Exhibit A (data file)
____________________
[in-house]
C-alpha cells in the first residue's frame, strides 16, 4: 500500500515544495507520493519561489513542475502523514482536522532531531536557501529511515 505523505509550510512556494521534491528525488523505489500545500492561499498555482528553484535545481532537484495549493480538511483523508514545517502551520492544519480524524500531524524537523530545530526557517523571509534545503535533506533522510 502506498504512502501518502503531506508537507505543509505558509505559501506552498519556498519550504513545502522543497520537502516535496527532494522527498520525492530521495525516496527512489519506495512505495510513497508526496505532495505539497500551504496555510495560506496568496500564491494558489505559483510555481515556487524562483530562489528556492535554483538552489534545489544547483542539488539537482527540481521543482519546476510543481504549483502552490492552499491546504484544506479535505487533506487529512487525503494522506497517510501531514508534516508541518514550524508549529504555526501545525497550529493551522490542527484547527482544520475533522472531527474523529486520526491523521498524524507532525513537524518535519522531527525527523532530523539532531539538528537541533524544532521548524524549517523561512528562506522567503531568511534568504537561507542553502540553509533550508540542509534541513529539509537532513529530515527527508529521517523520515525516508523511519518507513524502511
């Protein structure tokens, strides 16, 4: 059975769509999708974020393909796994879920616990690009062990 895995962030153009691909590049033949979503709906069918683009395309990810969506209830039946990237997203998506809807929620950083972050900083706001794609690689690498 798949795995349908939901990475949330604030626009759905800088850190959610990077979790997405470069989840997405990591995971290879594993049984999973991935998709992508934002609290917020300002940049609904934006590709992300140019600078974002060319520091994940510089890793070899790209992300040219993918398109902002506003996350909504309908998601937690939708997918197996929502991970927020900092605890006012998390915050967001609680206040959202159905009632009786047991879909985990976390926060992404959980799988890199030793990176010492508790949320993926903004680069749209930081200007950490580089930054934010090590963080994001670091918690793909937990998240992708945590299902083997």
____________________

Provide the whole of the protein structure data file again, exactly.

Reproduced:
[in-house]
C-alpha cells in the first residue's frame, strides 16, 4: 500500500515544495507520493519561489513542475502523514482536522532531531536557501529511515 505523505509550510512556494521534491528525488523505489500545500492561499498555482528553484535545481532537484495549493480538511483523508514545517502551520492544519480524524500531524524537523530545530526557517523571509534545503535533506533522510 502506498504512502501518502503531506508537507505543509505558509505559501506552498519556498519550504513545502522543497520537502516535496527532494522527498520525492530521495525516496527512489519506495512505495510513497508526496505532495505539497500551504496555510495560506496568496500564491494558489505559483510555481515556487524562483530562489528556492535554483538552489534545489544547483542539488539537482527540481521543482519546476510543481504549483502552490492552499491546504484544506479535505487533506487529512487525503494522506497517510501531514508534516508541518514550524508549529504555526501545525497550529493551522490542527484547527482544520475533522472531527474523529486520526491523521498524524507532525513537524518535519522531527525527523532530523539532531539538528537541533524544532521548524524549517523561512528562506522567503531568511534568504537561507542553502540553509533550508540542509534541513529539509537532513529530515527527508529521517523520515525516508523511519518507513524502511
């Protein structure tokens, strides 16, 4: 059975769509999708974020393909796994879920616990690009062990 895995962030153009691909590049033949979503709906069918683009395309990810969506209830039946990237997203998506809807929620950083972050900083706001794609690689690498 798949795995349908939901990475949330604030626009759905800088850190959610990077979790997405470069989840997405990591995971290879594993049984999973991935998709992508934002609290917020300002940049609904934006590709992300140019600078974002060319520091994940510089890793070899790209992300040219993918398109902002506003996350909504309908998601937690939708997918197996929502991970927020900092605890006012998390915050967001609680206040959202159905009632009786047991879909985990976390926060992404959980799988890199030793990176010492508790949320993926903004680069749209930081200007950490580089930054934010090590963080994001670091918690793909937990998240992708945590299902083997």